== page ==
Then there’s the problem of dealing with the unwanted by-product of dairy farm breeding: young male bobby calves. Figures reveal as many as 800,000 of these calves are killed in Australia every year.

There’s also the environmental issue. According to non-profit organisation, Sustainable Table, agriculture accounts for 16 per cent of Australia’s greenhouse gas emissions and dairy farming is responsible for one-fifth of them. The more milk produced, the higher the emissions. Organic dairy farming is better for the environment than conventional farming, but organic dairy sales account for just under 10 per cent of total dairy sales in Australia.

Yet things are changing. Thanks to the rise of social media and more information becoming readily available about farming practices, consumers are demanding a more positive, sustainable food chain.

Farming & health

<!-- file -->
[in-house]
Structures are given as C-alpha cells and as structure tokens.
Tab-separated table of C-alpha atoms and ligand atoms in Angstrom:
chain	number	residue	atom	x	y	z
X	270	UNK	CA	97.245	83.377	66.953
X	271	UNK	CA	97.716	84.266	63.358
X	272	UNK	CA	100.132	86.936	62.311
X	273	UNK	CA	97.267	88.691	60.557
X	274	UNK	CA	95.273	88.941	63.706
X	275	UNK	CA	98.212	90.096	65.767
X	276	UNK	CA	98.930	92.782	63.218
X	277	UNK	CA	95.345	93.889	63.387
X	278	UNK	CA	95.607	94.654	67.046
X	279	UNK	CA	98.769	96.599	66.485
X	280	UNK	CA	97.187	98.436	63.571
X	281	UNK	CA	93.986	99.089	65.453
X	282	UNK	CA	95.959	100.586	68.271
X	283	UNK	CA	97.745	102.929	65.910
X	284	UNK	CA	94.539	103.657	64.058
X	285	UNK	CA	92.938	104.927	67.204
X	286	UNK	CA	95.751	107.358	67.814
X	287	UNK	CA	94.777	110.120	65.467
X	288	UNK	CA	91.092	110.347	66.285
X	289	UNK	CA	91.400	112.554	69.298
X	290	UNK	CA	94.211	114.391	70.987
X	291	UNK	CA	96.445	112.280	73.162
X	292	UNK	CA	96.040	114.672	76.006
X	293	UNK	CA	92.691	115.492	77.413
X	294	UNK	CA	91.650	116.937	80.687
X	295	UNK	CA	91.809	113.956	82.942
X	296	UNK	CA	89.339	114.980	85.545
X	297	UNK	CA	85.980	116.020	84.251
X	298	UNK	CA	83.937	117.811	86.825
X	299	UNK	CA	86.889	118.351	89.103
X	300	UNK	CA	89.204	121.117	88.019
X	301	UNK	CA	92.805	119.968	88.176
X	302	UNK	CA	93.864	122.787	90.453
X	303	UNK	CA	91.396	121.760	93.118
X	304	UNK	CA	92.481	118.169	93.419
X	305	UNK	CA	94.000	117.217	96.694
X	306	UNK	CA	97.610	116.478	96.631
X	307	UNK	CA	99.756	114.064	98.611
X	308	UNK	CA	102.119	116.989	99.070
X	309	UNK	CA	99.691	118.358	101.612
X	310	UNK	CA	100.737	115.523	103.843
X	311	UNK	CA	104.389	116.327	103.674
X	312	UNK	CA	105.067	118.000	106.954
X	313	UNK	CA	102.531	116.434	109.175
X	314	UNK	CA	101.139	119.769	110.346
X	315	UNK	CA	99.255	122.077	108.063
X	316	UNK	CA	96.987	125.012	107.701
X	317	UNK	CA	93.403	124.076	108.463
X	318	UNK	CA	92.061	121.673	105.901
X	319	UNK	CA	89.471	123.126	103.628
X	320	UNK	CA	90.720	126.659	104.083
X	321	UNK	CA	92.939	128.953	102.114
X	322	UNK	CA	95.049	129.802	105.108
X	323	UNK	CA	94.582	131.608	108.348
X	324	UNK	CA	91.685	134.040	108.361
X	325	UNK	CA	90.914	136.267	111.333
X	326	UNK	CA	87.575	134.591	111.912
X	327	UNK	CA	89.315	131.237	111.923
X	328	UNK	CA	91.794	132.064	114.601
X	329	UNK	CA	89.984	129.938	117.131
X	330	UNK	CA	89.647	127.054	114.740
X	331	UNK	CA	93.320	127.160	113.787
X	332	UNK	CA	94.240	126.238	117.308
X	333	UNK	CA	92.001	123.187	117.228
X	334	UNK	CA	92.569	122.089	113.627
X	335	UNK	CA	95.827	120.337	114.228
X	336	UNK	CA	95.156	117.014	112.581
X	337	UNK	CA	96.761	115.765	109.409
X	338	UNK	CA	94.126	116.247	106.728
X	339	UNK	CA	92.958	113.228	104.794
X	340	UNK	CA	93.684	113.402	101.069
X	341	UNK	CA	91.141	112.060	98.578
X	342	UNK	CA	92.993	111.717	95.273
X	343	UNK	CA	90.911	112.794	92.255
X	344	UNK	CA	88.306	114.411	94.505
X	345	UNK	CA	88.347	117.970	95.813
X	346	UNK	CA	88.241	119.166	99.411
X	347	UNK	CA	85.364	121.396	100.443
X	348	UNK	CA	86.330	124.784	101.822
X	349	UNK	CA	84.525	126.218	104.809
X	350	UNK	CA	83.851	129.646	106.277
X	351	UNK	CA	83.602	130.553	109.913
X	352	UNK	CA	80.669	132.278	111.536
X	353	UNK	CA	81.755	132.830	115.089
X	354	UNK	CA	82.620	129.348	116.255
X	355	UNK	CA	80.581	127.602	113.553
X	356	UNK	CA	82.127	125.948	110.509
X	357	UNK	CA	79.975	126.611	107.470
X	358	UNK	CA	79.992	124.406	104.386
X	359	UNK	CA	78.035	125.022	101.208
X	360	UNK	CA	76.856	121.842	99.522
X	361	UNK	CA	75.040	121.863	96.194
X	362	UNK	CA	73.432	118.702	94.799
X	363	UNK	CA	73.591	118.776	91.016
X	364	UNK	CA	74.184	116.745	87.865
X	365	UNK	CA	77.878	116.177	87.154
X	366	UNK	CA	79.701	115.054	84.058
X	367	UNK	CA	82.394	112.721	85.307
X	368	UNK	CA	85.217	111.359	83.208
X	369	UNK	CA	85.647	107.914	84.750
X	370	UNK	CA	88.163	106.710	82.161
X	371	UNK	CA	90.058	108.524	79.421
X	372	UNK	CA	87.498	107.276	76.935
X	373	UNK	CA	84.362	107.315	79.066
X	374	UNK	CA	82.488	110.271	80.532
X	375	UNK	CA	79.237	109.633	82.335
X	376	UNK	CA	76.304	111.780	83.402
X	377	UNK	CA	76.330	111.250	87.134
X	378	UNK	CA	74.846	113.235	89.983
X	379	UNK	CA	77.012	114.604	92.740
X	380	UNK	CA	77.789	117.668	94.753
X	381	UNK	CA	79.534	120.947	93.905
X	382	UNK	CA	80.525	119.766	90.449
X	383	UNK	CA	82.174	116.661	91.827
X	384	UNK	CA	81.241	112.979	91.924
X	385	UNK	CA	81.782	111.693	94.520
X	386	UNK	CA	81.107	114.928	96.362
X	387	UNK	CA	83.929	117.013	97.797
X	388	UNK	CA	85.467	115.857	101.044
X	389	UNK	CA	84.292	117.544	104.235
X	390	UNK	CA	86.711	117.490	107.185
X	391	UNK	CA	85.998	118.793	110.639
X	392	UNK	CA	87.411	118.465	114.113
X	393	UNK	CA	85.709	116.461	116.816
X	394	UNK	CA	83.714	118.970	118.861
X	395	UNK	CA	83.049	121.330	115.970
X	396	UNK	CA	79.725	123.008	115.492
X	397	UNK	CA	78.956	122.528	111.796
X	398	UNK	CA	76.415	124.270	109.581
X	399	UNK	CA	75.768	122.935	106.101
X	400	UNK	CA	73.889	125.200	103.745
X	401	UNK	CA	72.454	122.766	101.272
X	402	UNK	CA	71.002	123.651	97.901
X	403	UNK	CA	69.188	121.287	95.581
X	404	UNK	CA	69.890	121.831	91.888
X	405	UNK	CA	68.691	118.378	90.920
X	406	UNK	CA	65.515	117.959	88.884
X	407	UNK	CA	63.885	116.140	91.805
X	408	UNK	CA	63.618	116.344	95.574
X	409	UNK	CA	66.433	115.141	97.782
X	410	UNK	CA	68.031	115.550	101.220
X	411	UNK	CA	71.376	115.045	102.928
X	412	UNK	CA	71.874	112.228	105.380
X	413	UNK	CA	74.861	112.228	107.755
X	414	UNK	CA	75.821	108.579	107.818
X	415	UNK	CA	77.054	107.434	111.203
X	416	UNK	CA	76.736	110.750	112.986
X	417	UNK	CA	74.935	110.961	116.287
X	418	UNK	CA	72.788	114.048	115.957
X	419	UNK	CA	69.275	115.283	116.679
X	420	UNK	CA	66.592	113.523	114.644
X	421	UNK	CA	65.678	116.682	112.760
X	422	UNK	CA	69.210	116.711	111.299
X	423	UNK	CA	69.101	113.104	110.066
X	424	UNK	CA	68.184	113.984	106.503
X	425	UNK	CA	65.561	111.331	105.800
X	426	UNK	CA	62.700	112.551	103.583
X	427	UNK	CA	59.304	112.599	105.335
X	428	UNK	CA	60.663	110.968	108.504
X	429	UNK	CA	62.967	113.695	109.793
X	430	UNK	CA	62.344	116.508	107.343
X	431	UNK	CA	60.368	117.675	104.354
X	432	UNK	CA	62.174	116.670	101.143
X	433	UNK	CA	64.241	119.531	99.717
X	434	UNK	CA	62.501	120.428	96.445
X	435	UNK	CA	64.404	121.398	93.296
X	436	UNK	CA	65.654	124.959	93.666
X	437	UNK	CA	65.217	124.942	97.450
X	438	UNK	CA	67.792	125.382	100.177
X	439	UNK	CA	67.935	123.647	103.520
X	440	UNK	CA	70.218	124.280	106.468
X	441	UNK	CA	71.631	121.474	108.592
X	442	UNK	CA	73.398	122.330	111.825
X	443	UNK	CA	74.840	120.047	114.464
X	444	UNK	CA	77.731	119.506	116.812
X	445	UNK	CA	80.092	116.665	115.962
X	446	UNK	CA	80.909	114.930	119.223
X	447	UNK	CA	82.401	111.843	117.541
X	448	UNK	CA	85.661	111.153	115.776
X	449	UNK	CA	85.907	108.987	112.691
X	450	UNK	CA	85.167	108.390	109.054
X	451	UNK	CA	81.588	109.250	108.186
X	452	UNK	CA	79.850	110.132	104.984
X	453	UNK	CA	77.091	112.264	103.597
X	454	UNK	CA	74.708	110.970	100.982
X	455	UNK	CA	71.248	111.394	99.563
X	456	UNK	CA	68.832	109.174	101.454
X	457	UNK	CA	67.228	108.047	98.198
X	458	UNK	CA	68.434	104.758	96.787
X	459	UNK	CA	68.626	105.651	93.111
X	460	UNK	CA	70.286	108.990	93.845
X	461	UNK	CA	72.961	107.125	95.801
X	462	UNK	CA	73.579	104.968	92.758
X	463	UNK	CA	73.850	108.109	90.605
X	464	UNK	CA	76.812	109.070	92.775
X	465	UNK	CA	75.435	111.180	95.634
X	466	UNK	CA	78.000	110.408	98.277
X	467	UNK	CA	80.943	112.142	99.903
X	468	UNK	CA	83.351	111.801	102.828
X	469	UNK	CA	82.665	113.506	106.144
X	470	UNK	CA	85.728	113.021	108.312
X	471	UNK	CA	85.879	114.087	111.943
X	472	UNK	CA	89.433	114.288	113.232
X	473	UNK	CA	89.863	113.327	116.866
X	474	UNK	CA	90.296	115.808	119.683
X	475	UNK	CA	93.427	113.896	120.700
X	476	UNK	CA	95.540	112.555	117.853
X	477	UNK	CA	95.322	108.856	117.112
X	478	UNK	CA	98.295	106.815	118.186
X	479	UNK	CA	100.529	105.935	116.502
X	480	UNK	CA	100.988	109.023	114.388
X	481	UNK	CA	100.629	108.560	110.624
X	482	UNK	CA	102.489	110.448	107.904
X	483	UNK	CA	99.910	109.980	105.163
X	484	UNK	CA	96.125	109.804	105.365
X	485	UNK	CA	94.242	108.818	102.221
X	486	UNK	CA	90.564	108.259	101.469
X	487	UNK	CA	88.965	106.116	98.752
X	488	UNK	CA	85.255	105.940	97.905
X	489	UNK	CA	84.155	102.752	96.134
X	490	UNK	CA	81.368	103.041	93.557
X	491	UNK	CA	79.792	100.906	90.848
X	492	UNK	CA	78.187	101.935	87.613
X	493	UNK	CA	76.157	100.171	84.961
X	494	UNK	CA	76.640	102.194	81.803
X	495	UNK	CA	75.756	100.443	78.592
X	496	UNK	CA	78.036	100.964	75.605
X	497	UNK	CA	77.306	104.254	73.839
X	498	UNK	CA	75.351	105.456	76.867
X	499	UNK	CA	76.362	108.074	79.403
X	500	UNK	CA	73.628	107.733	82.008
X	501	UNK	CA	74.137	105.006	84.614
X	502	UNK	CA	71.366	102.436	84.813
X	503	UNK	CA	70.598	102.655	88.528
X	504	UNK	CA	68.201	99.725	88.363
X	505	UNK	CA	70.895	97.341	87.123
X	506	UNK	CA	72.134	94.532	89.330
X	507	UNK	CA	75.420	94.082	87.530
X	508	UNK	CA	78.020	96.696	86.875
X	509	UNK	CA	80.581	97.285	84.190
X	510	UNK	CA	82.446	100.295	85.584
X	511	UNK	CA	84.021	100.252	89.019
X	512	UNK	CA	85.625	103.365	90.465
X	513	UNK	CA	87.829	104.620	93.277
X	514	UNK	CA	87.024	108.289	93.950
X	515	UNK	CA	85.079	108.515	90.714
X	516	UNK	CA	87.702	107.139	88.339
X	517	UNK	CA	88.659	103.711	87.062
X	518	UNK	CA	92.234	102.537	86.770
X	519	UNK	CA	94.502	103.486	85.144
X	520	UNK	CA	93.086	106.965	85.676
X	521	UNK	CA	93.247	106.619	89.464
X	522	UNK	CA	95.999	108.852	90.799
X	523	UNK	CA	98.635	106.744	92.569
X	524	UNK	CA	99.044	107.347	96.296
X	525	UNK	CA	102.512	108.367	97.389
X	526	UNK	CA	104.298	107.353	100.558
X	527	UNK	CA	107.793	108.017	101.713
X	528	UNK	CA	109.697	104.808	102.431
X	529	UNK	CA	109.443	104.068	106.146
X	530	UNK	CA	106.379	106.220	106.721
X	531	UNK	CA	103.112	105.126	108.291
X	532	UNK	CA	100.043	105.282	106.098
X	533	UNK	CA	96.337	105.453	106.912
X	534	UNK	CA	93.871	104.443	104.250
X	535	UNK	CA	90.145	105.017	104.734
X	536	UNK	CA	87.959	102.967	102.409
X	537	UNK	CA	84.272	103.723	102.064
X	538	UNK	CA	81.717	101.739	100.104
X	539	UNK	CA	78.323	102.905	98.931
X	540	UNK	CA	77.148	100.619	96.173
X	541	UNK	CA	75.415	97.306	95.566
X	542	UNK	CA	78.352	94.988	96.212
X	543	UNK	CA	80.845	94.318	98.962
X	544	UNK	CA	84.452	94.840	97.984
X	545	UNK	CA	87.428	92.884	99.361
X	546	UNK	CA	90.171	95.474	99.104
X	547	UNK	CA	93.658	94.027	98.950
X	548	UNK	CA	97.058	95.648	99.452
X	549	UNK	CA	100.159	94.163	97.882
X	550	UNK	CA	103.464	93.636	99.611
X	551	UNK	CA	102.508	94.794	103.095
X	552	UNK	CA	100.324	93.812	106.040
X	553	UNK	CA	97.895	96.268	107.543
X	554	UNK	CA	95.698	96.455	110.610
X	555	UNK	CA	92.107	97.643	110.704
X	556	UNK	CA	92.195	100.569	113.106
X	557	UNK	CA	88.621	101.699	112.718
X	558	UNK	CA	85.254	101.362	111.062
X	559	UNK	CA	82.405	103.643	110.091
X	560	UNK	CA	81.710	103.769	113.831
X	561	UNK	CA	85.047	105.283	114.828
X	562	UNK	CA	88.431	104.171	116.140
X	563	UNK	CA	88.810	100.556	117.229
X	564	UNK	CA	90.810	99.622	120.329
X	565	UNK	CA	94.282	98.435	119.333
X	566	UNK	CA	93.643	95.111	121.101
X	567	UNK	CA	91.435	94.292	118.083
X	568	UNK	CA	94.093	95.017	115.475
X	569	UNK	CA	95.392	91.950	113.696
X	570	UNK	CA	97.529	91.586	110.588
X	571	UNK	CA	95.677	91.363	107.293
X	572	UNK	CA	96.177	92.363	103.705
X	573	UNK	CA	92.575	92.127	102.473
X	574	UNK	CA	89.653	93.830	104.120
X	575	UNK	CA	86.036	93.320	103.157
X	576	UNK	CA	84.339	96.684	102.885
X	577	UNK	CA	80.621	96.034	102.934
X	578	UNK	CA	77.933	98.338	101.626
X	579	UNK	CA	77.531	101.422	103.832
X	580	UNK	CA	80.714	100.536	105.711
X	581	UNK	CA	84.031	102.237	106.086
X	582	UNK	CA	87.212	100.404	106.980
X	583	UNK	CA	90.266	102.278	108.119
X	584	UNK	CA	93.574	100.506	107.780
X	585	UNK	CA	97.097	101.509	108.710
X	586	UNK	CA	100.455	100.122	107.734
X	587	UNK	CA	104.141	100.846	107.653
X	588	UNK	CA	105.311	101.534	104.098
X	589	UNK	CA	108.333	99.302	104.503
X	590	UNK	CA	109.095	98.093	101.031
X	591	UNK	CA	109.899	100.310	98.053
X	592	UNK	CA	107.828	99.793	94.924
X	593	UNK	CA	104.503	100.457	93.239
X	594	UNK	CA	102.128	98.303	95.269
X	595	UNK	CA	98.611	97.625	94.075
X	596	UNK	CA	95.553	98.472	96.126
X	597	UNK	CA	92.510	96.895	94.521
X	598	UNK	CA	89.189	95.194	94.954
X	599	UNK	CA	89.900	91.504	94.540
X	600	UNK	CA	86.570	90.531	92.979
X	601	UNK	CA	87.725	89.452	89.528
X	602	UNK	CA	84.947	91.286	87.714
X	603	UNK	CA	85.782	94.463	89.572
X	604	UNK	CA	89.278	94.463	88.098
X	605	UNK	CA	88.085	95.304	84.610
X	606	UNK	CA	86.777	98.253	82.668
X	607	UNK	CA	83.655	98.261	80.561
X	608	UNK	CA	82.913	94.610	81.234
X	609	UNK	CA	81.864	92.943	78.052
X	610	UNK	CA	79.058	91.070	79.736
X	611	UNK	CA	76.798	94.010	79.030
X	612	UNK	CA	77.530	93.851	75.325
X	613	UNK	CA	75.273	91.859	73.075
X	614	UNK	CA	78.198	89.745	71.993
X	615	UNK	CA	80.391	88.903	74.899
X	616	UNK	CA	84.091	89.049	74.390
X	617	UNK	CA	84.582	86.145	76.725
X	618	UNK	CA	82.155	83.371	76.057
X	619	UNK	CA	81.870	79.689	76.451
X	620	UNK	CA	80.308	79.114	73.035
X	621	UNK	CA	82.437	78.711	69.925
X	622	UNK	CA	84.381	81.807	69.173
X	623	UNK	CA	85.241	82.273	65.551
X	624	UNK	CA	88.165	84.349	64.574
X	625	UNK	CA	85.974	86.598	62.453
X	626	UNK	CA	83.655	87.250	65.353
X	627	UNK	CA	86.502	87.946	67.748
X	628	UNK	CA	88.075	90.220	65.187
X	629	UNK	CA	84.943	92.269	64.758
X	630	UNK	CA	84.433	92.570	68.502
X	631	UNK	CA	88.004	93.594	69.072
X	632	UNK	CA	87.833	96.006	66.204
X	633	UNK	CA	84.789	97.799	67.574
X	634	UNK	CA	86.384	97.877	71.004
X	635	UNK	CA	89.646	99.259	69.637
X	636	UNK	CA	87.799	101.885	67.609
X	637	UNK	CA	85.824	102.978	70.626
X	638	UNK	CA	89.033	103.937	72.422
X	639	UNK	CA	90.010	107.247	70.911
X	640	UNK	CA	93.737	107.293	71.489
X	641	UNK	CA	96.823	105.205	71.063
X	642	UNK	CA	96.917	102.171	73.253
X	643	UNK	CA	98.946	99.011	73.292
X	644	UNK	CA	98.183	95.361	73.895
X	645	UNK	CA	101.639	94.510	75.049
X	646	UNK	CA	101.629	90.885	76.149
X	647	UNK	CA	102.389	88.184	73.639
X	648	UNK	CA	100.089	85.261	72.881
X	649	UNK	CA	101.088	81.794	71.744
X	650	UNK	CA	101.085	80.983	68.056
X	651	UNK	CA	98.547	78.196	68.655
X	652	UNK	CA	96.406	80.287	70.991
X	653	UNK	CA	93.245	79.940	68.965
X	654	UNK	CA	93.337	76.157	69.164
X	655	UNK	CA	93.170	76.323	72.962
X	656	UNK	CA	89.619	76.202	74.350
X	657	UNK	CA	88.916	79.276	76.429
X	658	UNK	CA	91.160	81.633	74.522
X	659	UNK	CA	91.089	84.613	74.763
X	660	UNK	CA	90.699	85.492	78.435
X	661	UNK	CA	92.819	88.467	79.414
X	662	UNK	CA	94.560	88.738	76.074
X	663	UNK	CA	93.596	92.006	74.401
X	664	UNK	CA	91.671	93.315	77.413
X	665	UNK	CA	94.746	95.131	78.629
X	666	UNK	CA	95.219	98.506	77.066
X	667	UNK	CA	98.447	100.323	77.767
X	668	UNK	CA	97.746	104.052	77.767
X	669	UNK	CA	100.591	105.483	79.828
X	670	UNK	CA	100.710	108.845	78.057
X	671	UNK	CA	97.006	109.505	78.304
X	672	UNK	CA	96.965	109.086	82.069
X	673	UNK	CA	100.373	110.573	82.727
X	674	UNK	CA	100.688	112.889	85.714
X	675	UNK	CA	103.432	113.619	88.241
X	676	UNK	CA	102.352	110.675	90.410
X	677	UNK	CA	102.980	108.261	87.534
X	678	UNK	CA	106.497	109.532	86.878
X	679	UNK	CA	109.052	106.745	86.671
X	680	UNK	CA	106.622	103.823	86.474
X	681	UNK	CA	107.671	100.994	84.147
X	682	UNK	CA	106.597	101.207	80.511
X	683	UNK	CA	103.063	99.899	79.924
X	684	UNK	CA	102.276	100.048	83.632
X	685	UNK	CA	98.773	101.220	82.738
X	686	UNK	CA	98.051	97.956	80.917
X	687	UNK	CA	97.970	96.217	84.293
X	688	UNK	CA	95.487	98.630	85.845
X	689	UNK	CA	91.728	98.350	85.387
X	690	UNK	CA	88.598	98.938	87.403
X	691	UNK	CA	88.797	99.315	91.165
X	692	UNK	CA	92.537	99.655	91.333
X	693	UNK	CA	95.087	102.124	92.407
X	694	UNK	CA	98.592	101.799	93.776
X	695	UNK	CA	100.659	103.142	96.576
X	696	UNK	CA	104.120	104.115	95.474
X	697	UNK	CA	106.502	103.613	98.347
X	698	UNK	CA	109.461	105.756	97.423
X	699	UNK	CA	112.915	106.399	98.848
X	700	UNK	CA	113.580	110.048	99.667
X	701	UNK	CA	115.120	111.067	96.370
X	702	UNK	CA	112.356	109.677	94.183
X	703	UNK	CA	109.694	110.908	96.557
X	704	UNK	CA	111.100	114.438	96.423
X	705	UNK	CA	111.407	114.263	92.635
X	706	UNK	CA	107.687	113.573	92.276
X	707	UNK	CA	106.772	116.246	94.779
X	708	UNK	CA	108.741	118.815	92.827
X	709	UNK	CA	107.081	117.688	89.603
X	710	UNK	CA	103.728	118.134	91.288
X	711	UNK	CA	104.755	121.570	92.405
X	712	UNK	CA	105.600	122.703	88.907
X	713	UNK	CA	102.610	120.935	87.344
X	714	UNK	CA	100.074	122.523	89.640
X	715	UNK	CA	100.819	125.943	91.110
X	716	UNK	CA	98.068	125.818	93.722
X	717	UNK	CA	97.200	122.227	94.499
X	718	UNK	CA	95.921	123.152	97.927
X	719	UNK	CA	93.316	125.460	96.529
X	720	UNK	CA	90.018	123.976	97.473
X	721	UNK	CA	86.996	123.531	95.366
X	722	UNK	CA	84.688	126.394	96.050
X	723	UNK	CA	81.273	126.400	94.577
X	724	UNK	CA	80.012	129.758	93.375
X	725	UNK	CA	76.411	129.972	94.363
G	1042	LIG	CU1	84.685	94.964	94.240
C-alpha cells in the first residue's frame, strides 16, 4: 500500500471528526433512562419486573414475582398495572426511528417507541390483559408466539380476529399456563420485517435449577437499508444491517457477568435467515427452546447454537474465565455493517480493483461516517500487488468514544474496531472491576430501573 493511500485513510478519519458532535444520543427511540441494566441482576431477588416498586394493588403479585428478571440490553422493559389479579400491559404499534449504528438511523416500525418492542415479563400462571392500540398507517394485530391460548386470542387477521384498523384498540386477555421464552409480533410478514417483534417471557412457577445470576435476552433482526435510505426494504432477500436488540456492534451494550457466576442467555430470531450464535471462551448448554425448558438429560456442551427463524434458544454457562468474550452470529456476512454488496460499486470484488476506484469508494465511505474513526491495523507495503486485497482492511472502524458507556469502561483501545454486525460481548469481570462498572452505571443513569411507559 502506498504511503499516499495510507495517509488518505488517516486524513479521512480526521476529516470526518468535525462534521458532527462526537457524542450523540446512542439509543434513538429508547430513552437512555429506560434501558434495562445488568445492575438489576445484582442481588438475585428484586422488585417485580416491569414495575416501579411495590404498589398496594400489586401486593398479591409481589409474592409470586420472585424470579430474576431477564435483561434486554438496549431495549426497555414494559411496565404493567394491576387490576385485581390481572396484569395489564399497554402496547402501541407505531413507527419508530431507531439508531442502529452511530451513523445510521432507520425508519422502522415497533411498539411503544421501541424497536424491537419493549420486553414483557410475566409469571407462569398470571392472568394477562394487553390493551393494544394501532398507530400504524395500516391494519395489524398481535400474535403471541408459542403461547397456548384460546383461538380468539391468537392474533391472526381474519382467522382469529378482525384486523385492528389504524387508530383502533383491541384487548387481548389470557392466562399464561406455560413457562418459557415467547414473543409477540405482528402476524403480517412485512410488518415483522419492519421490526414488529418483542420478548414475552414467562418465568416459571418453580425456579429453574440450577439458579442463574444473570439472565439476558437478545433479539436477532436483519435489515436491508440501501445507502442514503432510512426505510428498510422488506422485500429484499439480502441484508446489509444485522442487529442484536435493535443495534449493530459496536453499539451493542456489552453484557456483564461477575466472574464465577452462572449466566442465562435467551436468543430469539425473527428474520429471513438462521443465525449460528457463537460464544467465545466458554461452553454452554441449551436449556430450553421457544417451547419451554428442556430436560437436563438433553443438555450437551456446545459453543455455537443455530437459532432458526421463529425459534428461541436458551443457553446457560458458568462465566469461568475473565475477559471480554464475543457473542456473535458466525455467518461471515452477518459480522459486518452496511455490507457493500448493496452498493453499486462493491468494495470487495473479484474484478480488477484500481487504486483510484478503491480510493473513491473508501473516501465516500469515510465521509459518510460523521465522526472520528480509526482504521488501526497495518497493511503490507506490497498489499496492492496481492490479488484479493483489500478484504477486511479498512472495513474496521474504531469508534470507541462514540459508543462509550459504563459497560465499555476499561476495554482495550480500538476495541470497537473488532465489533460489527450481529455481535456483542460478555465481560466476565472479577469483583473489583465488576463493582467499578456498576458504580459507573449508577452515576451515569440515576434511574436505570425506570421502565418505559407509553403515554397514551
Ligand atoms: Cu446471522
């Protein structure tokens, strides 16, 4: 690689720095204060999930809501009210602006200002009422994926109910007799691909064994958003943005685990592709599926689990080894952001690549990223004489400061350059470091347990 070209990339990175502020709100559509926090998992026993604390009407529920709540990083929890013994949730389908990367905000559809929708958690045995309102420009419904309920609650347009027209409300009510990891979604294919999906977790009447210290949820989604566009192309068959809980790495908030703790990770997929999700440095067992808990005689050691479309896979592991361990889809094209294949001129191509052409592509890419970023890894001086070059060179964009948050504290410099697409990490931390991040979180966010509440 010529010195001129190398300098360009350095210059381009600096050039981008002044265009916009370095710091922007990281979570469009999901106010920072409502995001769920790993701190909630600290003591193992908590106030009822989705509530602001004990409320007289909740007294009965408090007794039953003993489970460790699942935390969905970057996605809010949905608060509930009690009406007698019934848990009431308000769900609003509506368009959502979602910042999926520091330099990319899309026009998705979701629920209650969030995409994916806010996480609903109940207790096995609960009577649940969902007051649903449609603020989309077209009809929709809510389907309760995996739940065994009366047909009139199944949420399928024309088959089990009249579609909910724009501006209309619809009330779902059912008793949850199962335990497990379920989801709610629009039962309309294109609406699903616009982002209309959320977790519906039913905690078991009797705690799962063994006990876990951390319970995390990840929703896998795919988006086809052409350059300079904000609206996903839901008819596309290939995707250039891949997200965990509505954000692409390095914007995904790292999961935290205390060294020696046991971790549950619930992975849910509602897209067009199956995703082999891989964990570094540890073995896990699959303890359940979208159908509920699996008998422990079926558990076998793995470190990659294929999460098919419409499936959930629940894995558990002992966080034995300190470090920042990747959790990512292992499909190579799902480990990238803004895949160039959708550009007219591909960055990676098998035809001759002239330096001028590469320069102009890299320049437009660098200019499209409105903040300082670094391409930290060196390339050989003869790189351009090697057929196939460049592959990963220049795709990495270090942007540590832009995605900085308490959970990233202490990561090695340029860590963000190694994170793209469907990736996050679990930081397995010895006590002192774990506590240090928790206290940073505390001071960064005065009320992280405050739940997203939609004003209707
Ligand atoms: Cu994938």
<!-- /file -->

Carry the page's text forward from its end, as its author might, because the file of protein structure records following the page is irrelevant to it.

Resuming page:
Ethical farming is not only about animal welfare. One of the other major reasons to support ethical farming is because there’s a huge number of positive health benefits that come with eating animals raised ethically. The reality is that when animals are raised naturally they experience far less stress and, as a result, the quality of the meat is better.

There are many kinds of fats in the body. Some of the most crucial fats are those with compounds that make up the cell walls of all the body’s cells. Scientists have isolated these fats and determined that, if the ratio of omega-6 fats to omega-3 fats exceeds 4:1, people have more health problems. What’s great about ethically raised, grass-fed products is that they are proven to be far richer in health-enhancing fats and contain less of the damaging fats that are linked with disease.